What does an animal trainer do?
Animal trainers provide a unique service, working with animals and their owners to develop or correct certain behavioural characteristics of an animal. In certain contexts, such as zoos, they also provide for the general care, feeding and wellbeing of the animals in their charge. Some daily duties as an animal trainer will include teaching obedience to different commands, discouraging unwanted or antisocial behaviour, preparing animals for competition or performance and building trust with the animals you work with.
- Correcting undesirable behaviours
- Developing skills through repetition
- Training an animal for performance or service duties
- Providing for the nutritional requirements of an animal
What skills do I need to be an animal trainer?
Working as an animal trainer is a multi-faceted job. A trainer needs to be able to effectively interpret the needs, moods and behaviours of an animal, respond to them appropriately and encourage desired outcomes using a range of methods. The job can be a very physical one, requiring patience, strength and an intuitive understanding of animals to succeed.
- Calm, patient and forceful demeanour
- Ability to plan tasks, routines and modes of training
- Patience when dealing with high needs animals
- Enjoys working with both animals and people
With the right training, you can explore a vast number of different career paths as an animal trainer, tailored to suit your strengths, interests, and desired working environment. From highly technical training of service animals such as guide dogs, to helping families have better control of their pets, your options for employment are extremely varied.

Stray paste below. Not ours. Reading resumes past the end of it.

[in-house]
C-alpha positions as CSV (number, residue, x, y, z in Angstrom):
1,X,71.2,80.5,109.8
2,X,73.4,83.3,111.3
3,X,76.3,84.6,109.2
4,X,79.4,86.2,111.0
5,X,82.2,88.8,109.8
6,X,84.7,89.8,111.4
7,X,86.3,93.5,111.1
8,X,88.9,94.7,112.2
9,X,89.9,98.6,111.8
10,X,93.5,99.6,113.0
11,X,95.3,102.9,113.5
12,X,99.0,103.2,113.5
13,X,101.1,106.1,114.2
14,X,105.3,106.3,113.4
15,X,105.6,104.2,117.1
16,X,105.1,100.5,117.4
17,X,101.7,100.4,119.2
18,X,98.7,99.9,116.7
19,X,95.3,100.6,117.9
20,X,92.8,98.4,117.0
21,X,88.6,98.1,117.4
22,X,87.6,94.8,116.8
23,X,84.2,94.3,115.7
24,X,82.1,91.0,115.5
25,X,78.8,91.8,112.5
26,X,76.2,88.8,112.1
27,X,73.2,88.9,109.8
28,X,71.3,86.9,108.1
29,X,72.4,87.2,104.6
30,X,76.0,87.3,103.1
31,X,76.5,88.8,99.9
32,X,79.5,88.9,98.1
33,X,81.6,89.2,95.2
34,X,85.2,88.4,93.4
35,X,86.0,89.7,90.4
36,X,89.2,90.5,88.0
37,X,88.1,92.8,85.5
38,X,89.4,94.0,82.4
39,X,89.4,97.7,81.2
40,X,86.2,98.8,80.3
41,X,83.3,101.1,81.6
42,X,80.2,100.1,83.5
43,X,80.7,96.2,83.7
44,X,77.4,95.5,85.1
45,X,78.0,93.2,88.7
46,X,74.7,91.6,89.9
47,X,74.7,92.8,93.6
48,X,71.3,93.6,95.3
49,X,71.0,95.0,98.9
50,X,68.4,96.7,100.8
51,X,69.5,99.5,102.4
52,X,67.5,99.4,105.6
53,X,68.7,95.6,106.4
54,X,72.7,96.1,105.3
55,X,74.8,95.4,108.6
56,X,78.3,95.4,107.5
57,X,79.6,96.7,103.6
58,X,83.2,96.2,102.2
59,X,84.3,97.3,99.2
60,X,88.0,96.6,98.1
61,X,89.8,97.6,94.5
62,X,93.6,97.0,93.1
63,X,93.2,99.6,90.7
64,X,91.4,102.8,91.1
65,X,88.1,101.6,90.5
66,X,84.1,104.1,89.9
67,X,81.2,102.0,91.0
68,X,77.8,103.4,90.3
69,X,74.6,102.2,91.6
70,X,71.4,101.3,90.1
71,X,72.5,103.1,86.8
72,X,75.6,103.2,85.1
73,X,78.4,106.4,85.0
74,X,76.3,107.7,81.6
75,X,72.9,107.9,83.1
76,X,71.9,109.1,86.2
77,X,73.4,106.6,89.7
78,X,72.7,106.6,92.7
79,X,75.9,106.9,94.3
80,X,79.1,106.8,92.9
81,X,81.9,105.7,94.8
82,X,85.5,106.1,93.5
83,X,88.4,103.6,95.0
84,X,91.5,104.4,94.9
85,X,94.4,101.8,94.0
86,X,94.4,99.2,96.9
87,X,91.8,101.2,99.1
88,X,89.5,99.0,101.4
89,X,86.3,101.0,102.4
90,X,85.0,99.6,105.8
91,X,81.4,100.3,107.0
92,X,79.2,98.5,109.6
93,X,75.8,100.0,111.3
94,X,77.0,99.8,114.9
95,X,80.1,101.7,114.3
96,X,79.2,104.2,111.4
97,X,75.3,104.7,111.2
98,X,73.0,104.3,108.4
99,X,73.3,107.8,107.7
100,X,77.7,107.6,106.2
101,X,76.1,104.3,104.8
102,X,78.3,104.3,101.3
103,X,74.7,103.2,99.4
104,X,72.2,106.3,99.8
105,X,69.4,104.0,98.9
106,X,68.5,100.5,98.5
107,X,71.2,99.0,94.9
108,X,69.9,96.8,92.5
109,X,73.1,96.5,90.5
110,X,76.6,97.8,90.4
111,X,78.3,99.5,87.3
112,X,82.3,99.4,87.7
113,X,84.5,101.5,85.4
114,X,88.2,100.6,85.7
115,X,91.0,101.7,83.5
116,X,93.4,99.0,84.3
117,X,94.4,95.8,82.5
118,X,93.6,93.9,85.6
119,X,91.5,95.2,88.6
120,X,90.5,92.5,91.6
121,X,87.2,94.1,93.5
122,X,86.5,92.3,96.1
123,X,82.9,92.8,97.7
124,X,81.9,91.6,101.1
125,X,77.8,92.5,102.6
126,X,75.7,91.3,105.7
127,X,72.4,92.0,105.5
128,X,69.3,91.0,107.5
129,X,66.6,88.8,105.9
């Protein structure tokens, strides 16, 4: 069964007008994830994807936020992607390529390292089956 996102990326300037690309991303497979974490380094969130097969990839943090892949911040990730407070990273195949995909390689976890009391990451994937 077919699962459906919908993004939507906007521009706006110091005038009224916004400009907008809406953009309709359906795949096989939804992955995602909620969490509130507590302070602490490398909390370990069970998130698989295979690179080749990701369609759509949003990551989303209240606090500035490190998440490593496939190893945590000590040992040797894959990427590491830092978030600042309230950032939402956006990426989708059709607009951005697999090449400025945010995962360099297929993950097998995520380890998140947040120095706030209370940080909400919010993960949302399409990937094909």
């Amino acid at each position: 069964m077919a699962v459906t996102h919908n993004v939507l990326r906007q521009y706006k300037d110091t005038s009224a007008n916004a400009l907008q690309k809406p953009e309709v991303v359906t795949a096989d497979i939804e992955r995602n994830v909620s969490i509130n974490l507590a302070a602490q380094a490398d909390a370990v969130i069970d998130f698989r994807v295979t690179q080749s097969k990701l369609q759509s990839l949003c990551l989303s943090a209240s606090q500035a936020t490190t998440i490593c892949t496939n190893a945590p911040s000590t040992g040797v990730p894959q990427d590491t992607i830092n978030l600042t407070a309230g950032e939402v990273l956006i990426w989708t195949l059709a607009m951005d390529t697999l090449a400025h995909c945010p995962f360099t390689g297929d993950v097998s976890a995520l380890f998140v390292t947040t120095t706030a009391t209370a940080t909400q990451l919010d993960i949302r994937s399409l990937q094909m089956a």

Animal Wranglers for Film Sets
Guard Dog Trainer
Guide Dog Mobility Instructor
Study pathways for animal trainers
Your personal interests and forecasted career paths will determine the path you will take to employment. Cadetships, diplomas and on-the-job training are all valuable ways of gaining skills in the field of animal training and handling.
For those with a general interest, there are a number of entry level courses that can help point you in the right direction.
Knowing which particular form of training you’d like to be involved with will help you choose the courses that help you reach your goals.
Decide on an educational pathway that will help get you noticed in a professional setting.
Having an industry recognised qualification will help you forge a career, demonstrating your skills and commitment to potential employers and clients.
Getting a job after graduation
Put your training to good use and get the best professional head start in your animal training career. Emphasise your personal strengths and achievements in your resume and target your cover letter to the job description listed.
Job Prospects and Salaries
The future employment rate is expected to remain steady over the next five to ten years.